On Friday,Germany and Costa Rica will meet in a futuristic, translucent-skinned stadiumin Munich to kick off the monthlong mosh pit known as the World Cup. For soccerfans the excitement level will be roughly equivalent to that of a few billionfive-year-olds on Christmas morning--if there were a few billion five-year-oldswho celebrated Christmas ... while consuming vast quantities of alcohol.
Think of the World Cup as a global version of March Madness--one that lasts aweek longer, takes almost no off days and lets you watch all 64 games live (andthis year, for the first time, on HD, which is to soccer what talkies were toHollywood). Think of Brazil as UCLA, the freewheeling naturals with thechampionship trophies; of Germany as Kentucky, serious and stiff; and of theU.S. as Gonzaga, the midmajor seeking its Final Four breakthrough. In the WorldCup, as in the NCAAs, the opening rounds are the best part, a chance to park infront of the tube on a weekday morning and, eight hours and three games later,still not worry about that PowerPoint presentation you were supposed to finish.Knowing that you're blowing off work with guys on bar stools in London andKyoto and Rio de Janeiro only makes it better.
The World Cupisn't exactly like the NCAA tournament, of course, which is a good thing.Consider Brazil, the favorite to win its sixth Cup on July 9 in Berlin. Whydoes the world's most gifted soccer nation bag title after title while its mosttalented basketball country falls on its butt from Indianapolis to Athens?Adriano, Brazil's Sherman tank of a striker--and an NBA fan--has a theory."There are great players in both the U.S. and Brazil," he says,"but the Brazilians are more used to playing as a team."
Unlike, say,Shaq, Adriano would never contemplate turning down a call from his nationalside. It wouldn't just be unpatriotic but also a violation of globalbrotherhood, an idea that's lost on World Baseball Classic grump GeorgeSteinbrenner. Is it any wonder that the Boss's New York Yankees are known asthe Evil Empire, while the Brazilians--the Yankees of soccer, success-wise--areso charismatic that they're every non-Brazilian's second-favorite team?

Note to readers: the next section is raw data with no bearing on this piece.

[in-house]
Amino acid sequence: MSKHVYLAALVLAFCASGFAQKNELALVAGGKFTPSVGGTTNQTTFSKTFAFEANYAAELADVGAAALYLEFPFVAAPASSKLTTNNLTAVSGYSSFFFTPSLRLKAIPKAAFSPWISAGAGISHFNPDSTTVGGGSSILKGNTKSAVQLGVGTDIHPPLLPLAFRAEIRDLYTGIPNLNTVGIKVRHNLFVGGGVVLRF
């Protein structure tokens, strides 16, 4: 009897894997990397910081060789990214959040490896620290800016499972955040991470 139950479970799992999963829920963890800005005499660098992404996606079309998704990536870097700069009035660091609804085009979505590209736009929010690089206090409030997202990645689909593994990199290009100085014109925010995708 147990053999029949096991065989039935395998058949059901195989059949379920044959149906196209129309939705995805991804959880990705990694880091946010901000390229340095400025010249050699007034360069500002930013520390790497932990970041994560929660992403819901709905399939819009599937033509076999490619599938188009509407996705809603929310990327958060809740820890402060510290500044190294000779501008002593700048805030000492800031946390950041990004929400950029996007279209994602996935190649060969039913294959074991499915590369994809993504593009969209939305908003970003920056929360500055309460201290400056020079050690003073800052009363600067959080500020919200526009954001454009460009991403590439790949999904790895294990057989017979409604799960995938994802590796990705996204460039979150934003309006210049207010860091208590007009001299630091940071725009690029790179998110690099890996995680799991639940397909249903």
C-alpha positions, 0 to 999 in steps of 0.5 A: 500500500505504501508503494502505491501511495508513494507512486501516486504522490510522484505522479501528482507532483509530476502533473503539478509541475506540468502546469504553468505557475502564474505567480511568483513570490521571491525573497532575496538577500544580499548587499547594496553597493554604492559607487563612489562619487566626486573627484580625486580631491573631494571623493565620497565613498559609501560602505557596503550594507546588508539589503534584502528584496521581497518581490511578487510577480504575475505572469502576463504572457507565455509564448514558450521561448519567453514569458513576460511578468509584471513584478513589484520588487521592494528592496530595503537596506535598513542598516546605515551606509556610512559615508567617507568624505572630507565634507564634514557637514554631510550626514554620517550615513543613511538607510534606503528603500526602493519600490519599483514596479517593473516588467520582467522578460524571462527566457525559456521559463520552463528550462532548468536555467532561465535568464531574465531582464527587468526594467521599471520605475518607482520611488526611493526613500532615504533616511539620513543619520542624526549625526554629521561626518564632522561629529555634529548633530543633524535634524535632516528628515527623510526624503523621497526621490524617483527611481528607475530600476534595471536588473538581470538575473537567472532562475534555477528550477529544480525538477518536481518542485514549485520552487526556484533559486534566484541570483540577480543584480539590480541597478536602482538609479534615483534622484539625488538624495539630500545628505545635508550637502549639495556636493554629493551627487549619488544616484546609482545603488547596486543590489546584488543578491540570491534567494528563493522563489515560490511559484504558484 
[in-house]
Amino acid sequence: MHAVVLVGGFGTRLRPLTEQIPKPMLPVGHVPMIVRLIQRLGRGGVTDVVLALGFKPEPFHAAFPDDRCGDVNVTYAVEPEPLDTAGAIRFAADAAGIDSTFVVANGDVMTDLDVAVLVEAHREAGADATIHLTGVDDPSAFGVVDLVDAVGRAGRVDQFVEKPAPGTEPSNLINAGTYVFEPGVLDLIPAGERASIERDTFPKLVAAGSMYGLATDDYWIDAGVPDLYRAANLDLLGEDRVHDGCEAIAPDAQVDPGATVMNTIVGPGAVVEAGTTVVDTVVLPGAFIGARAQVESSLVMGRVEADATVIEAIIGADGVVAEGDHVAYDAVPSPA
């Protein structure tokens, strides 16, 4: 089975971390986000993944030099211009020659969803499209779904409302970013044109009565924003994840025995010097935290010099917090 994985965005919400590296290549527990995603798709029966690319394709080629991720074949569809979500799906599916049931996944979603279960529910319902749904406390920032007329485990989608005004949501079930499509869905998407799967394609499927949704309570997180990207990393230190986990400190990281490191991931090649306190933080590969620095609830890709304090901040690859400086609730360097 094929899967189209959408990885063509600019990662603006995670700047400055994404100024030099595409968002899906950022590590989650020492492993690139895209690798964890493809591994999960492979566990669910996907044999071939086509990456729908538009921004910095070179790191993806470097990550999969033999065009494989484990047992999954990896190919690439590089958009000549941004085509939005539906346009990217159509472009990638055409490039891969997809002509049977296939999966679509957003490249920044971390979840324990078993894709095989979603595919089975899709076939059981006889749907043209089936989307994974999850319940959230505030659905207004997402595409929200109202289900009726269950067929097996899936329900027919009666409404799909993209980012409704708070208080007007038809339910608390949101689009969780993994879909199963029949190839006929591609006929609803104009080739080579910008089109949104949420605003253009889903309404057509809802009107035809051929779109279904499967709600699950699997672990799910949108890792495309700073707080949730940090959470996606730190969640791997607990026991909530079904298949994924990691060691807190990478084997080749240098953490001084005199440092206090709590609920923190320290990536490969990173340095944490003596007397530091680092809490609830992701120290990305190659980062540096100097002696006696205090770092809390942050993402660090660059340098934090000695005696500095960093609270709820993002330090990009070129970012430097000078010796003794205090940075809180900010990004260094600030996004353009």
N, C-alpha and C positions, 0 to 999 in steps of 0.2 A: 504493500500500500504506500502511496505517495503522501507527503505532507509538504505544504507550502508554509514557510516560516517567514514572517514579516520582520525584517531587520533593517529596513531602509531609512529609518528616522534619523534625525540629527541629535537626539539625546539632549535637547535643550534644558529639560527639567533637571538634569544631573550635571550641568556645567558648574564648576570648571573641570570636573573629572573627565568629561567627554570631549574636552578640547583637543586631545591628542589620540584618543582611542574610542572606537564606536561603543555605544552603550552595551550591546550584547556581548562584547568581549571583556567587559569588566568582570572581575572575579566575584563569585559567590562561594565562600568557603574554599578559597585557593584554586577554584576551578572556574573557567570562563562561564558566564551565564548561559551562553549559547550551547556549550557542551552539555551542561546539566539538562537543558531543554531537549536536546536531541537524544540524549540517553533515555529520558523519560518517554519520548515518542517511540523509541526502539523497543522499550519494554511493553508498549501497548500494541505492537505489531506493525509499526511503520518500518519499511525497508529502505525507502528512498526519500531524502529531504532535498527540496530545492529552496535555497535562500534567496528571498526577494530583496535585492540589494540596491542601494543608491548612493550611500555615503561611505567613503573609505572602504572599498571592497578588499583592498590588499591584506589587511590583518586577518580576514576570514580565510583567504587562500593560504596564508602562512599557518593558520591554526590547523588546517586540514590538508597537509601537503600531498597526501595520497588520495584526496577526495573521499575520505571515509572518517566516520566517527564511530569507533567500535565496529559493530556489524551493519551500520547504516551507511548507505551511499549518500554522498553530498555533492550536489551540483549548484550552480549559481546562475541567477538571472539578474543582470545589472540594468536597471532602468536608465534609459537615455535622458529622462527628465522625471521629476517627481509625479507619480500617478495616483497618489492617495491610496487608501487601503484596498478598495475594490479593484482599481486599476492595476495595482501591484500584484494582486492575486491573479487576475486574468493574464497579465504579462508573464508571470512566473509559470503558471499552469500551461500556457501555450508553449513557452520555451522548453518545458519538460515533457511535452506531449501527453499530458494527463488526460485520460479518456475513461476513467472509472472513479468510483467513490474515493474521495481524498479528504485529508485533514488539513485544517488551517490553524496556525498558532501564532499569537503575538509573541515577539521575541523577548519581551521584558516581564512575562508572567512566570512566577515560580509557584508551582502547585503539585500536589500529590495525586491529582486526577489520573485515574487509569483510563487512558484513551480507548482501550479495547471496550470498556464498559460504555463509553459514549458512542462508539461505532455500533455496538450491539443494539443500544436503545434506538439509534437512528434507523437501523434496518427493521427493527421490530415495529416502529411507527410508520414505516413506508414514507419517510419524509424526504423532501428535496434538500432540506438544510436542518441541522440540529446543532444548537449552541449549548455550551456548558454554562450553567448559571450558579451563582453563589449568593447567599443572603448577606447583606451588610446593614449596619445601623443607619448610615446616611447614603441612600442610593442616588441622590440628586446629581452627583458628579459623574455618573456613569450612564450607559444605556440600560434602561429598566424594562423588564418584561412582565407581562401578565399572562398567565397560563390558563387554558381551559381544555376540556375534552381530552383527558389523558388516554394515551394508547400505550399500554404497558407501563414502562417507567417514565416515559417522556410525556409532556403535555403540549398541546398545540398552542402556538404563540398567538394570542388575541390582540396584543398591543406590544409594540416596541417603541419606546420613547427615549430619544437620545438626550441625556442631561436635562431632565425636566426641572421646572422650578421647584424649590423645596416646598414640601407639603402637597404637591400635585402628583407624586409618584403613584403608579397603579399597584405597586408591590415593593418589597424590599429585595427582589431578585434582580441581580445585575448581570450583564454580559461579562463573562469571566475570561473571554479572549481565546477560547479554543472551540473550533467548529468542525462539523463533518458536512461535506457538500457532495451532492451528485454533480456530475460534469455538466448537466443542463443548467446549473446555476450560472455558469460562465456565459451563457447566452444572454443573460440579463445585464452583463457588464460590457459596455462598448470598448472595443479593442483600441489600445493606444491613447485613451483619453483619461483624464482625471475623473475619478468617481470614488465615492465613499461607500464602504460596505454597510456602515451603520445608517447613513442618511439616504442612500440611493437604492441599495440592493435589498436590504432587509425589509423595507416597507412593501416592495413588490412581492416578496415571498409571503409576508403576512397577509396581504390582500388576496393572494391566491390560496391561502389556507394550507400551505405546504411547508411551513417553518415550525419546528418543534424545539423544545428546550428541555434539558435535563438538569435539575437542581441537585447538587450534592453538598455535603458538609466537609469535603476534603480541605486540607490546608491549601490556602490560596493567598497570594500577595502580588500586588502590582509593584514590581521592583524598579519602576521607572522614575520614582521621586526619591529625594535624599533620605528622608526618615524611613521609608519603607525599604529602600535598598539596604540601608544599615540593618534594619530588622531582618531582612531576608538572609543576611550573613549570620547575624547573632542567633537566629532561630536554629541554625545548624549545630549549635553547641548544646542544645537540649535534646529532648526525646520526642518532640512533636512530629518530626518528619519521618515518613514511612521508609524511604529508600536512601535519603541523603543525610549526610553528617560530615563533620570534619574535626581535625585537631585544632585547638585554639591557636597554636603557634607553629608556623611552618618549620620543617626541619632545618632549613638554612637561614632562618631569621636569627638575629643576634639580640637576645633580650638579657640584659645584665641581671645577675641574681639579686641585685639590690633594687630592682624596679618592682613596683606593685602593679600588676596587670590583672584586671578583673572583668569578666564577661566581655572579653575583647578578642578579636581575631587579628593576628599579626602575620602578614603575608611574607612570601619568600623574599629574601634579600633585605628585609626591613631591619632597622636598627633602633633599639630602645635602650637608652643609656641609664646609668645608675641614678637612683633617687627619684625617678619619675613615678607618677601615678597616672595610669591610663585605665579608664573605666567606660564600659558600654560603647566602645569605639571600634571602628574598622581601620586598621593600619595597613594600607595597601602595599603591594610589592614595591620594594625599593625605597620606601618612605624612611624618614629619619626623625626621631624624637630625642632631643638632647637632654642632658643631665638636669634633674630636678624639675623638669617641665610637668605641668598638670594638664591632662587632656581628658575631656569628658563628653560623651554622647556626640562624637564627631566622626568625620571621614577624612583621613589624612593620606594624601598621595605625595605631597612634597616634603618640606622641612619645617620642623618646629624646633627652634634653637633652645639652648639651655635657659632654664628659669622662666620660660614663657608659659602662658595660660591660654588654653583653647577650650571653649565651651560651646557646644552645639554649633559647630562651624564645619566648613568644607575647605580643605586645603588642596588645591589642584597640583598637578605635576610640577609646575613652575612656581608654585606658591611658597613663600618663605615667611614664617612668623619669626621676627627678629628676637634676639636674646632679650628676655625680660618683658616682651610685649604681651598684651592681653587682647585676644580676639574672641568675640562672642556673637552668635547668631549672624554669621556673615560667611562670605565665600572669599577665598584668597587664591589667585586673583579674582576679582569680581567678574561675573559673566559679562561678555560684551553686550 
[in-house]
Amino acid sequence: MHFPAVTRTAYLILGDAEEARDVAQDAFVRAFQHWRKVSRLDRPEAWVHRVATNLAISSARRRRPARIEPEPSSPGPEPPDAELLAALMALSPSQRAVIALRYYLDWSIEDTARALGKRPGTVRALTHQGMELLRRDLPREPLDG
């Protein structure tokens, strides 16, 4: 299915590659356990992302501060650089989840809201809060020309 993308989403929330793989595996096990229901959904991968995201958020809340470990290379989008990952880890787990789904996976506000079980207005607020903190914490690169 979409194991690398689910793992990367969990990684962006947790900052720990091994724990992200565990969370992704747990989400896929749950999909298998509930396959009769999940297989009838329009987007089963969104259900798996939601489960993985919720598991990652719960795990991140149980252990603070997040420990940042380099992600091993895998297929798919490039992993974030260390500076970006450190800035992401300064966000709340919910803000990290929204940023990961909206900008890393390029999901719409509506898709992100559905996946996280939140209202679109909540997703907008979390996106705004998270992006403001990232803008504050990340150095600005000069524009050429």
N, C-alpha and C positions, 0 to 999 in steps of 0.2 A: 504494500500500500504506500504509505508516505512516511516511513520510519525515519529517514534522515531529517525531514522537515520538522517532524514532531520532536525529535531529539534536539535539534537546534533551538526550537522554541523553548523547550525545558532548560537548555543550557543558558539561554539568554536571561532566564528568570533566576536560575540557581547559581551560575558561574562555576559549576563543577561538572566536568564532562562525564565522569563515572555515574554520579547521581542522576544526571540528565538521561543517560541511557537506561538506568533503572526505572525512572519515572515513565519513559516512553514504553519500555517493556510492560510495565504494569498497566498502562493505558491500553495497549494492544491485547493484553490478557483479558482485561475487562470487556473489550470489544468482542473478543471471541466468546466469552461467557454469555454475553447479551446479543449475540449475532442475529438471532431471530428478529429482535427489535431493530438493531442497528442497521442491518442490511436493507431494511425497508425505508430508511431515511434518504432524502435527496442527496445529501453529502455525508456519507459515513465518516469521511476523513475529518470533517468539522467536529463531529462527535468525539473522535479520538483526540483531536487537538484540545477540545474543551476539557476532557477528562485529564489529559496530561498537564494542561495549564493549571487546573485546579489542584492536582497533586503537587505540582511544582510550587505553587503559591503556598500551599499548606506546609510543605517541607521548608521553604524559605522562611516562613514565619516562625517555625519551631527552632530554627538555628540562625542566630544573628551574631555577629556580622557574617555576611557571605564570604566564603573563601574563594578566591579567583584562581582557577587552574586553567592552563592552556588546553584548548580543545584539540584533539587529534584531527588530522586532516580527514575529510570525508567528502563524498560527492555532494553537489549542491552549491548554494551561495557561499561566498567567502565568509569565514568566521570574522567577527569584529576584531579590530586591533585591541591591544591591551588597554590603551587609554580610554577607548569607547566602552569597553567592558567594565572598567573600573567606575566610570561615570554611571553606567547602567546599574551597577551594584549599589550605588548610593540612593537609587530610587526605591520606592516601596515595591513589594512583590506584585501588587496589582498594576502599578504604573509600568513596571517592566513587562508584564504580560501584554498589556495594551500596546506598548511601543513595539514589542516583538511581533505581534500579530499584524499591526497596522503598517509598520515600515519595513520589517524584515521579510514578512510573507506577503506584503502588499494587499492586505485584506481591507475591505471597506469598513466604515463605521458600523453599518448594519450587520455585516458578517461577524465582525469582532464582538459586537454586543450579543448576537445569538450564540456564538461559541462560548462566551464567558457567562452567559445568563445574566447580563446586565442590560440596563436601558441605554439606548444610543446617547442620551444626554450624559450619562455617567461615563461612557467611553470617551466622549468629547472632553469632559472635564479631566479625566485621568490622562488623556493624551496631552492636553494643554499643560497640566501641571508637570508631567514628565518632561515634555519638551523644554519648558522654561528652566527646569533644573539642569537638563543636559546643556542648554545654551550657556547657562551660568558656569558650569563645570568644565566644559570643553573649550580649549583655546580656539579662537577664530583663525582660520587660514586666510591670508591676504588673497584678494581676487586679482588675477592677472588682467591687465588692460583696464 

As the World Cupshows, a healthy nationalism does have a place in an increasingly globalizedworld. The Cup isn't just saves and tackles and goals. It's the scene atGecko's tavern in Seoul, where hundreds of South Koreans danced on tables toBon Jovi and spilled into the streets after their country's '02 victory overItaly. It's two French grandmothers gleefully kicking crushed Coke cans on theChamps-Elysées in Paris, where three million revelers honked horns and sang LaMarseillaise after the host's World Cup '98 triumph. It's a thousand Nigerianscreating an impromptu dance floor at a train station in Nantes, France, so theycould boogie with their Super Eagles after they'd upset Spain in '98.
Nigeria and itsdrum-beating partisans won't be in Germany this summer, nor will the Irish, theworld's most gregarious fans, who always make the Cup a more fun (and lesssober) experience. Looking for a cuddly underdog to support instead? Tryfirst-timer Togo. The Sparrowhawks have the seemingly random nickname of anNCAA tourney giant-killer, and the nation's chief voodoo priest is predicting"miracle" upsets of France and South Korea. But then, this is atournament that features a Portuguese star named for Ronald Reagan (forwardCristiano Ronaldo), a German who credits Americans for his growth as a coach(California-based J√ºrgen Klinsmann) and a lone Caucasian on Trinidad andTobago's roster (England-born Chris Birchall), whose 27-yard blast againstBahrain sent his adopted nation into the ecstasy of its first Cup.
Indeed, the WorldCup is immigration turned upside down, with players moving from richcountries--at least in a soccer sense--to poor. Over the next month nativeBrazilians will play for Mexico (midfielder Zinha), Portugal (midfielder Deco),Spain (midfielder Marcos Senna) and even Japan (defender Alessandro Santos).These days it isn't the U.S. that's naturalizing foreign-born ringers; it'sarchrival Mexico, which has sparked a national firestorm by rushing Zinha andArgentina-born forward Guillermo Franco into service. That's right: Millions ofMexicans are fretting about domestic jobs going to "foreigners," adevelopment that might make even Lou Dobbs smile.
The World Cupreflects the planet we live on, for better and for worse. French strikerThierry Henry is spearheading a campaign, Stand Up Speak Up, to fight theracism prevalent in European stadiums, where fans have thrown bananas and mademonkey noises at black players. FIFA, soccer's governing body, promises stiffpenalties for players and fans caught making racist taunts. Skinheadedhooliganism is in decline, but organizers have prepared for violent Englishfans as well as the prospect of aggro between Polish and German hardcoresbefore the two countries meet on June 14. The police are promising to arrestanyone who mimics Third Reich--style goose-stepping and to stymie scalpers bymatching names on tickets with government-issued IDs at the stadiums. (How doyou say gridlock in German?)